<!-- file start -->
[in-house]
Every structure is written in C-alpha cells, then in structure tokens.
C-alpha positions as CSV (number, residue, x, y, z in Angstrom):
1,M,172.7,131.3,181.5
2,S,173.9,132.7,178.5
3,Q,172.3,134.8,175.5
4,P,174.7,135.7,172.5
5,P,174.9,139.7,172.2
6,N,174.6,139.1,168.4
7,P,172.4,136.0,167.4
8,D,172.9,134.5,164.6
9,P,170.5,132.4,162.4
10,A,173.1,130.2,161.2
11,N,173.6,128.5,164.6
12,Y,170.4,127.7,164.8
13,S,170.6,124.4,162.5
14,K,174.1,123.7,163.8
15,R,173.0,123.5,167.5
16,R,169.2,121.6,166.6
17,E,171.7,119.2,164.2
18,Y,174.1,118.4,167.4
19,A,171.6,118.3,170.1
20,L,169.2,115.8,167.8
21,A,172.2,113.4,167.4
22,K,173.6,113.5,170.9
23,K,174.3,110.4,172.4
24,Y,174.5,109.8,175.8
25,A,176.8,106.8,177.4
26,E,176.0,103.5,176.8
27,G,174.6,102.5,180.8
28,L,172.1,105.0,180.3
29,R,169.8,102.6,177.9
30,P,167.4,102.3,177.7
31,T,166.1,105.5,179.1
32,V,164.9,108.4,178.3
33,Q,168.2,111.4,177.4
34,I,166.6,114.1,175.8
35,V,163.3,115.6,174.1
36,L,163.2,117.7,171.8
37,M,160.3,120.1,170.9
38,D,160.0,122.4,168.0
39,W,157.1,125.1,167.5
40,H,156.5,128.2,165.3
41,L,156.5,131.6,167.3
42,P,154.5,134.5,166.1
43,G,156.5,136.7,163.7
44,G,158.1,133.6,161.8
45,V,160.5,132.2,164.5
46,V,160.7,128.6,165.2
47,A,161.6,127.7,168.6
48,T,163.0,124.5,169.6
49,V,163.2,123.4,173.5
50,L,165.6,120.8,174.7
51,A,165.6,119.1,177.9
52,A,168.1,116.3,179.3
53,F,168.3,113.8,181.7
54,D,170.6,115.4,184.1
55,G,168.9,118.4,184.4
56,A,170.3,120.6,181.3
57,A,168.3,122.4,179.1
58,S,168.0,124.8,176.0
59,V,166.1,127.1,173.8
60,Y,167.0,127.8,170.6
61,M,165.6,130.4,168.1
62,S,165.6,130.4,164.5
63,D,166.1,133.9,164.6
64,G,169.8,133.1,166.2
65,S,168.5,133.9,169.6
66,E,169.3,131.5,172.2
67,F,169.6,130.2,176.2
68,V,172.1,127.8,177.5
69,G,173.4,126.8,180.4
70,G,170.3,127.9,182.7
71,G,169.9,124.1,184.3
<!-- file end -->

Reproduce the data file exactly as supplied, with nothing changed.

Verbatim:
[in-house]
Every structure is written in C-alpha cells, then in structure tokens.
C-alpha positions as CSV (number, residue, x, y, z in Angstrom):
1,M,172.7,131.3,181.5
2,S,173.9,132.7,178.5
3,Q,172.3,134.8,175.5
4,P,174.7,135.7,172.5
5,P,174.9,139.7,172.2
6,N,174.6,139.1,168.4
7,P,172.4,136.0,167.4
8,D,172.9,134.5,164.6
9,P,170.5,132.4,162.4
10,A,173.1,130.2,161.2
11,N,173.6,128.5,164.6
12,Y,170.4,127.7,164.8
13,S,170.6,124.4,162.5
14,K,174.1,123.7,163.8
15,R,173.0,123.5,167.5
16,R,169.2,121.6,166.6
17,E,171.7,119.2,164.2
18,Y,174.1,118.4,167.4
19,A,171.6,118.3,170.1
20,L,169.2,115.8,167.8
21,A,172.2,113.4,167.4
22,K,173.6,113.5,170.9
23,K,174.3,110.4,172.4
24,Y,174.5,109.8,175.8
25,A,176.8,106.8,177.4
26,E,176.0,103.5,176.8
27,G,174.6,102.5,180.8
28,L,172.1,105.0,180.3
29,R,169.8,102.6,177.9
30,P,167.4,102.3,177.7
31,T,166.1,105.5,179.1
32,V,164.9,108.4,178.3
33,Q,168.2,111.4,177.4
34,I,166.6,114.1,175.8
35,V,163.3,115.6,174.1
36,L,163.2,117.7,171.8
37,M,160.3,120.1,170.9
38,D,160.0,122.4,168.0
39,W,157.1,125.1,167.5
40,H,156.5,128.2,165.3
41,L,156.5,131.6,167.3
42,P,154.5,134.5,166.1
43,G,156.5,136.7,163.7
44,G,158.1,133.6,161.8
45,V,160.5,132.2,164.5
46,V,160.7,128.6,165.2
47,A,161.6,127.7,168.6
48,T,163.0,124.5,169.6
49,V,163.2,123.4,173.5
50,L,165.6,120.8,174.7
51,A,165.6,119.1,177.9
52,A,168.1,116.3,179.3
53,F,168.3,113.8,181.7
54,D,170.6,115.4,184.1
55,G,168.9,118.4,184.4
56,A,170.3,120.6,181.3
57,A,168.3,122.4,179.1
58,S,168.0,124.8,176.0
59,V,166.1,127.1,173.8
60,Y,167.0,127.8,170.6
61,M,165.6,130.4,168.1
62,S,165.6,130.4,164.5
63,D,166.1,133.9,164.6
64,G,169.8,133.1,166.2
65,S,168.5,133.9,169.6
66,E,169.3,131.5,172.2
67,F,169.6,130.2,176.2
68,V,172.1,127.8,177.5
69,G,173.4,126.8,180.4
70,G,170.3,127.9,182.7
71,G,169.9,124.1,184.3